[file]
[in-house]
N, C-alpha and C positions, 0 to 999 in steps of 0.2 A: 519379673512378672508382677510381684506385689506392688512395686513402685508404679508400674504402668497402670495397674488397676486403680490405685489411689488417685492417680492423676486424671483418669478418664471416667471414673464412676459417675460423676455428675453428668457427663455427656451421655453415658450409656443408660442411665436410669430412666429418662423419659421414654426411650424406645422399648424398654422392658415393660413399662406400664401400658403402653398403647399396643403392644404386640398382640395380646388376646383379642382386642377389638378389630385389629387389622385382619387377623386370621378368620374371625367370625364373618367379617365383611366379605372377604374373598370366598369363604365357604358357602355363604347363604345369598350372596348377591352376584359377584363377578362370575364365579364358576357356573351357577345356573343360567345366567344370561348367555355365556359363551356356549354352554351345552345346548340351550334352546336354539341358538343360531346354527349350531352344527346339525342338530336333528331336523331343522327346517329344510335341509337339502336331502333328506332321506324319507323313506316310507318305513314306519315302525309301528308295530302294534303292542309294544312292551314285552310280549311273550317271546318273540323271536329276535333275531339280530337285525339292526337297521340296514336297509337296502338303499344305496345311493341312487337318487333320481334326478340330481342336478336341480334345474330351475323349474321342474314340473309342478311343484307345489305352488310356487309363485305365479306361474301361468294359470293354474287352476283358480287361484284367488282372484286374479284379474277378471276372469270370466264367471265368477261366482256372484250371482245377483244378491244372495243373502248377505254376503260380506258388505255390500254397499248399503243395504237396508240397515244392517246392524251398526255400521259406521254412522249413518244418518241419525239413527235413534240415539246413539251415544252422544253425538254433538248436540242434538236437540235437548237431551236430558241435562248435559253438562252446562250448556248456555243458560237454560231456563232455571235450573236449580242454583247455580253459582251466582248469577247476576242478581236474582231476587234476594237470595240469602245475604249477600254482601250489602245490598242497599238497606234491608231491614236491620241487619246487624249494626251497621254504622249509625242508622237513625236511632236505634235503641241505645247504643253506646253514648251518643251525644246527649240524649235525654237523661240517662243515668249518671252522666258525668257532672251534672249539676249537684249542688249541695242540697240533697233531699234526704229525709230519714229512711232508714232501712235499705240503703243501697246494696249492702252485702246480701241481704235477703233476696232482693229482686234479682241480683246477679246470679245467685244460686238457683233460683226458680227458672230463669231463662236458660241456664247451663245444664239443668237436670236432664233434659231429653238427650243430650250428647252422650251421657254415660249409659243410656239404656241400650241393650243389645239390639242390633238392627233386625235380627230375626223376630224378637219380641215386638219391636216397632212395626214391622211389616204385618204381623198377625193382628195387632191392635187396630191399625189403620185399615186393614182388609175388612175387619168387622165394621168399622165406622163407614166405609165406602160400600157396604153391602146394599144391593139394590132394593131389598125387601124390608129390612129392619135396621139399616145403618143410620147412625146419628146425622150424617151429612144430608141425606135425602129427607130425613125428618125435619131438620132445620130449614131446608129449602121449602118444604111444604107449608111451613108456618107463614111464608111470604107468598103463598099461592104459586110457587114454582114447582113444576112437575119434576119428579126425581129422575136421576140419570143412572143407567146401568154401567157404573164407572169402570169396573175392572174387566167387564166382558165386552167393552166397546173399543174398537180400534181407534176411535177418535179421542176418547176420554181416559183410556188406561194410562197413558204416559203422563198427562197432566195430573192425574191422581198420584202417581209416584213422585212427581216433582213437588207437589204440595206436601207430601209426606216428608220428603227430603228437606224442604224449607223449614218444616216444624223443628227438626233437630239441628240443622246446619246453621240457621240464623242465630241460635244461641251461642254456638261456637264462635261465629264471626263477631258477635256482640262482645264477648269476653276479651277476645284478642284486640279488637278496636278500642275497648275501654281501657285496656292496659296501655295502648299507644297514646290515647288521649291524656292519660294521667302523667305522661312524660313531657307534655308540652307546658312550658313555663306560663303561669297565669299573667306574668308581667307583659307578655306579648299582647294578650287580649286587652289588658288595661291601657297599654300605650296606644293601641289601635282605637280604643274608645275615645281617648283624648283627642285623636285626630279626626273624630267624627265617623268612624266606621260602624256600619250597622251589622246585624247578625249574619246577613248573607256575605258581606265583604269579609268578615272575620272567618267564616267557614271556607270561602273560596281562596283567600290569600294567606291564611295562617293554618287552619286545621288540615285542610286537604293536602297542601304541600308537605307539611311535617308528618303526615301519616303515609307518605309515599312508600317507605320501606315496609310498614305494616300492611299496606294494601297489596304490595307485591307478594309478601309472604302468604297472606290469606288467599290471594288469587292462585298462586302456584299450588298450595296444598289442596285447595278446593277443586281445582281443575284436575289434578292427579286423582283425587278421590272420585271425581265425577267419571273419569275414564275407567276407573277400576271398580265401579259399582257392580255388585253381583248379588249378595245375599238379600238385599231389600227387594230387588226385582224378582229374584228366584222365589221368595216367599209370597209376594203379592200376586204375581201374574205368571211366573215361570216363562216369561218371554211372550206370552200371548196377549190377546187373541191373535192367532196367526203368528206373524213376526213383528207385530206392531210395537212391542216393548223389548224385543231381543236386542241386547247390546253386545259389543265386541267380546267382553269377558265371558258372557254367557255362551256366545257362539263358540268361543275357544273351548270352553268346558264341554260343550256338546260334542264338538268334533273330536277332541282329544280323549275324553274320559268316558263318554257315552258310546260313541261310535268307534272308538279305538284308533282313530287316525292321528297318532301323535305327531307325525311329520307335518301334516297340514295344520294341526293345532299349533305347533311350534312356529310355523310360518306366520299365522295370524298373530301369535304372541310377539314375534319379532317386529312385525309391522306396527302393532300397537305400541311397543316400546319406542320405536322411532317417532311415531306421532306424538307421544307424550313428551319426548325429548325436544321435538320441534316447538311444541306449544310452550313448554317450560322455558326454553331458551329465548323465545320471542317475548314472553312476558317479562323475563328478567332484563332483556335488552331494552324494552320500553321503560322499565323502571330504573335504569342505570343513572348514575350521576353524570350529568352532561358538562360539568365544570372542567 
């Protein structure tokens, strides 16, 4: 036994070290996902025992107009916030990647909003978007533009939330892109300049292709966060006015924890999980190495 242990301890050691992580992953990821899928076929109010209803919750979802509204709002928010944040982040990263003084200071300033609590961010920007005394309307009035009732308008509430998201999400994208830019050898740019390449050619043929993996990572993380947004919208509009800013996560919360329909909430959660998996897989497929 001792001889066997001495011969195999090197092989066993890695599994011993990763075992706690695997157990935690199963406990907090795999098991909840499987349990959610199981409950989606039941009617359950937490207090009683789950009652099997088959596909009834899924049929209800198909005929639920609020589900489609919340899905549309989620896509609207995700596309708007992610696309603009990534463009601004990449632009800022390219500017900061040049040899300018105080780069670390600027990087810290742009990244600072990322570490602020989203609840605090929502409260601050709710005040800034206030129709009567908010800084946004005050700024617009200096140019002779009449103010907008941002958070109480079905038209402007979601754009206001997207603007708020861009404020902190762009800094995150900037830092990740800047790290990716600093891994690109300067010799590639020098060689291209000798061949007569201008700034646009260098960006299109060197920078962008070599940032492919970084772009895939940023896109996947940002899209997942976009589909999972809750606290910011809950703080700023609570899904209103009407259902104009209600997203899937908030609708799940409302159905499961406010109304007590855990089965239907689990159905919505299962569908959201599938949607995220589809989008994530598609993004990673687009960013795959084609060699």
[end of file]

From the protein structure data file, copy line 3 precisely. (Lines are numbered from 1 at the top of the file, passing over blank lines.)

């Protein structure tokens, strides 16, 4: 036994070290996902025992107009916030990647909003978007533009939330892109300049292709966060006015924890999980190495 242990301890050691992580992953990821899928076929109010209803919750979802509204709002928010944040982040990263003084200071300033609590961010920007005394309307009035009732308008509430998201999400994208830019050898740019390449050619043929993996990572993380947004919208509009800013996560919360329909909430959660998996897989497929 001792001889066997001495011969195999090197092989066993890695599994011993990763075992706690695997157990935690199963406990907090795999098991909840499987349990959610199981409950989606039941009617359950937490207090009683789950009652099997088959596909009834899924049929209800198909005929639920609020589900489609919340899905549309989620896509609207995700596309708007992610696309603009990534463009601004990449632009800022390219500017900061040049040899300018105080780069670390600027990087810290742009990244600072990322570490602020989203609840605090929502409260601050709710005040800034206030129709009567908010800084946004005050700024617009200096140019002779009449103010907008941002958070109480079905038209402007979601754009206001997207603007708020861009404020902190762009800094995150900037830092990740800047790290990716600093891994690109300067010799590639020098060689291209000798061949007569201008700034646009260098960006299109060197920078962008070599940032492919970084772009895939940023896109996947940002899209997942976009589909999972809750606290910011809950703080700023609570899904209103009407259902104009209600997203899937908030609708799940409302159905499961406010109304007590855990089965239907689990159905919505299962569908959201599938949607995220589809989008994530598609993004990673687009960013795959084609060699």